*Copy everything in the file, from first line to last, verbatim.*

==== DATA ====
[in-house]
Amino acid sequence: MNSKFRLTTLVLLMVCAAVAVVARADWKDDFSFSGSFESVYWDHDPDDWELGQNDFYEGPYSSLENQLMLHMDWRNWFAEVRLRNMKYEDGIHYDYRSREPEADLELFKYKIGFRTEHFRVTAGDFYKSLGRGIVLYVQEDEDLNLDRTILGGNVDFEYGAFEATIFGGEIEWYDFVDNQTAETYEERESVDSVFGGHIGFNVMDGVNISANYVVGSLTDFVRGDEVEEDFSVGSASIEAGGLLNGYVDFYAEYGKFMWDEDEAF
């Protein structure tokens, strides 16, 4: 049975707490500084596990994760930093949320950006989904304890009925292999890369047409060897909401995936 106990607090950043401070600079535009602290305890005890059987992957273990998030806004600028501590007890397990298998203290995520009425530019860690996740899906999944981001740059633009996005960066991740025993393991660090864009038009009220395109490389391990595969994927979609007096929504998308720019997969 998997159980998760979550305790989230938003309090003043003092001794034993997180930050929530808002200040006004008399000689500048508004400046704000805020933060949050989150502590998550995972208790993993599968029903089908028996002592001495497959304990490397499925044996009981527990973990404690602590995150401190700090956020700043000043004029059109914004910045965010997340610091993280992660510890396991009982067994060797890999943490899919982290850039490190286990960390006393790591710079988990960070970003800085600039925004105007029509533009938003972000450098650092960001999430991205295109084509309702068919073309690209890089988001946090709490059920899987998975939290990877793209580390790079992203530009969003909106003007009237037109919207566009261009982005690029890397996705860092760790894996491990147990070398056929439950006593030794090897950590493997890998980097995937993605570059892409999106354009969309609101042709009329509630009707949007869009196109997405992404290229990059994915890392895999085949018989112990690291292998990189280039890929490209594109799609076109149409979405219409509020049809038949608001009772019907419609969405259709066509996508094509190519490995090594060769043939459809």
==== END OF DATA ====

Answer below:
[in-house]
Amino acid sequence: MNSKFRLTTLVLLMVCAAVAVVARADWKDDFSFSGSFESVYWDHDPDDWELGQNDFYEGPYSSLENQLMLHMDWRNWFAEVRLRNMKYEDGIHYDYRSREPEADLELFKYKIGFRTEHFRVTAGDFYKSLGRGIVLYVQEDEDLNLDRTILGGNVDFEYGAFEATIFGGEIEWYDFVDNQTAETYEERESVDSVFGGHIGFNVMDGVNISANYVVGSLTDFVRGDEVEEDFSVGSASIEAGGLLNGYVDFYAEYGKFMWDEDEAF
């Protein structure tokens, strides 16, 4: 049975707490500084596990994760930093949320950006989904304890009925292999890369047409060897909401995936 106990607090950043401070600079535009602290305890005890059987992957273990998030806004600028501590007890397990298998203290995520009425530019860690996740899906999944981001740059633009996005960066991740025993393991660090864009038009009220395109490389391990595969994927979609007096929504998308720019997969 998997159980998760979550305790989230938003309090003043003092001794034993997180930050929530808002200040006004008399000689500048508004400046704000805020933060949050989150502590998550995972208790993993599968029903089908028996002592001495497959304990490397499925044996009981527990973990404690602590995150401190700090956020700043000043004029059109914004910045965010997340610091993280992660510890396991009982067994060797890999943490899919982290850039490190286990960390006393790591710079988990960070970003800085600039925004105007029509533009938003972000450098650092960001999430991205295109084509309702068919073309690209890089988001946090709490059920899987998975939290990877793209580390790079992203530009969003909106003007009237037109919207566009261009982005690029890397996705860092760790894996491990147990070398056929439950006593030794090897950590493997890998980097995937993605570059892409999106354009969309609101042709009329509630009707949007869009196109997405992404290229990059994915890392895999085949018989112990690291292998990189280039890929490209594109799609076109149409979405219409509020049809038949608001009772019907419609969405259709066509996508094509190519490995090594060769043939459809």